It's not clear what had changed so dramatically at Bear to necessitate the emergency bailout, in which JPMorgan is providing a secured line of credit to the beleaguered investment firm. But events appear to have moved quickly on Mar. 13. People familiar with the situation say Bear officials called the Fed late in the day, saying the firm had a funding problem. Officials from the Fed were at Bear's spacious offices on Madison Avenue all night, scouring its books and trying to devise a rescue plan. The Fed and Bear then reached out to JPMorgan, seeing if the big bank led by CEO Jamie Dimon could help out. JPMorgan, which has multiple business relationships with Bear, was inclined to do so. But only with some guarantee from the Fed that it would make JPMorgan whole if Bear were to fail and couldn't make good on its obligations. So if Bear fails, everyone in the U.S. will indirectly own a little piece of the company.

It would have been highly risky for other Wall Street firms if Bear Stearns had been allowed to go under because Bear is tightly interconnected with them as both a borrower and a lender. Any firms that are owed a lot of money by Bear would have fallen under suspicion, on grounds that they might not be able to pay their own debts if Bear failed to pay them. That could have triggered a dangerous wave of defaults. The rescue by JPMorgan Chase gives the financial system breathing room to pay off Bear's debts gradually.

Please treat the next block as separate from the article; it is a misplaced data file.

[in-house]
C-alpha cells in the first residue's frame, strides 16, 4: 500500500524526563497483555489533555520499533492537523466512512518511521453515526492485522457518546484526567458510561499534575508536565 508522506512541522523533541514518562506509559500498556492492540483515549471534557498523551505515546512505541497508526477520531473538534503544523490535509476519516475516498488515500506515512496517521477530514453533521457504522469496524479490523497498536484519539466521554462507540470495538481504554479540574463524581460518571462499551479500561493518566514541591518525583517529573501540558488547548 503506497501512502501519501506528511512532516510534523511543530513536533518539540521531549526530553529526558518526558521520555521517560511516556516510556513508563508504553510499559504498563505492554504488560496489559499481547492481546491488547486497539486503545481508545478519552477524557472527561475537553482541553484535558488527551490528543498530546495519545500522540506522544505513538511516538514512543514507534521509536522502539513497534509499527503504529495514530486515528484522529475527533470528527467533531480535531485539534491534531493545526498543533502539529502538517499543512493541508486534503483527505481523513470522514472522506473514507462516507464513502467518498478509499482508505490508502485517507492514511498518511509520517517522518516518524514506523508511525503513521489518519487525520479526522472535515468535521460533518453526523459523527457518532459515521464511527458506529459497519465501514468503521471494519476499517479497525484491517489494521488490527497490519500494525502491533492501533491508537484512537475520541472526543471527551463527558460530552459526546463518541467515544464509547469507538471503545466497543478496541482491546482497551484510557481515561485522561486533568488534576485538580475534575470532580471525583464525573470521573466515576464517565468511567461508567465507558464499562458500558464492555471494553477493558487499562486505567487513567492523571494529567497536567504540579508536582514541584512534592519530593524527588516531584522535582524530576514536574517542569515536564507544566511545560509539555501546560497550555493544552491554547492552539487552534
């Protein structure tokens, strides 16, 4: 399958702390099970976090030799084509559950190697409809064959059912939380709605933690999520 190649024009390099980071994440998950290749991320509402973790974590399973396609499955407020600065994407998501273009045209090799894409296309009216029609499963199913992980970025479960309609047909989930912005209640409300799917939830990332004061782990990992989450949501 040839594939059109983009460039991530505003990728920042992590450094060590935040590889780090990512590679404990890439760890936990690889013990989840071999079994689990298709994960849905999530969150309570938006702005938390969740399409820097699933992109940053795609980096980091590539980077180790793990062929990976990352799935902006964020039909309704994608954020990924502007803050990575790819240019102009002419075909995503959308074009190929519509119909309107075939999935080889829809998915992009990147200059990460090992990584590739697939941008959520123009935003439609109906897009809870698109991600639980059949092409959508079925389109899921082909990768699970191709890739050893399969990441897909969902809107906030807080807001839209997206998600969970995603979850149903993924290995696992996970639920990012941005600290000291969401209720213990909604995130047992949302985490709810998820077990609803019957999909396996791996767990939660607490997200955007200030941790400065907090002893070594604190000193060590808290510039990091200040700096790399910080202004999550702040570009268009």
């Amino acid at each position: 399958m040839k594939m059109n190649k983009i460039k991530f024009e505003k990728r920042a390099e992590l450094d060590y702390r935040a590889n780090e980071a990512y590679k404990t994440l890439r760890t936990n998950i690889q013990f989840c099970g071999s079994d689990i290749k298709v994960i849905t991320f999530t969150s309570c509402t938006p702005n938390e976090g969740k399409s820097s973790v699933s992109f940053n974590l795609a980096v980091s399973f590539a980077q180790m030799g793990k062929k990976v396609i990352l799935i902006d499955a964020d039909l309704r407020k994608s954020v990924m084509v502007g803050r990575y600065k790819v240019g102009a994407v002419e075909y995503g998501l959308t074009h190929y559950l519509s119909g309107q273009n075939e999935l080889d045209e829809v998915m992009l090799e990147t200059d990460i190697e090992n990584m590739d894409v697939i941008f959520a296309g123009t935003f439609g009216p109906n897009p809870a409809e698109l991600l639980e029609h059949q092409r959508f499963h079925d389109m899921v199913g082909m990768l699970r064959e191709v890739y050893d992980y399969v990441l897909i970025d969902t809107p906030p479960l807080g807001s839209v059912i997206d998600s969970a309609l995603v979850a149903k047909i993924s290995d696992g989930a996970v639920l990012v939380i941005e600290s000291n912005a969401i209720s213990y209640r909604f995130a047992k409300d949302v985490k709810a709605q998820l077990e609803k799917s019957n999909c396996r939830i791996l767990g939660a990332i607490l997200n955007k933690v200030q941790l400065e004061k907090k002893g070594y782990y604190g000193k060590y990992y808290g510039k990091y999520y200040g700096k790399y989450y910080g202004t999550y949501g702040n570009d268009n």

Rumors about a funding crisis at Bear had spread like wildfire all week on Wall Street—pummeling the stock in the process. With shares of Bear trading around $30, the stock has lost more than half its value in the past week.. It was only a year ago that shares of Bear were trading around $150—just a few dollars below its all-time high. But then came the collapse of two giant Bear hedge funds that bet heavily on securities backed by subprime mortgages—an event that helped trigger the credit crunch and prompted Wall Street banks to take more than $150 billion in writedowns.

JPMorgan Could End Up Buying Bear

The Fed apparently contacted JPMorgan because it was in a much better position to come to Bear's aid than other big banks, such as Citigroup (C), Bank of America (BAC), and UBS (UBS), all of which are dealing with their own subprime-related woes. Under the terms of the deal, JPMorgan is providing a secured loan to Bear for an initial 28 days. The Fed has agreed to stand behind the loan and to make JPMorgan whole if Bear fails and the collateral it has put up cannot cover the outstanding debt.

The move by JPMorgan to come to Bear's rescue has raised speculation that the big bank may ultimately buy the struggling investment firm. Indeed, a sale of Bear may be the only way it can survive. A source familiar with the situation tells BusinessWeek that Bear executives are now talking to JPMorgan about "exploring strategic initiatives."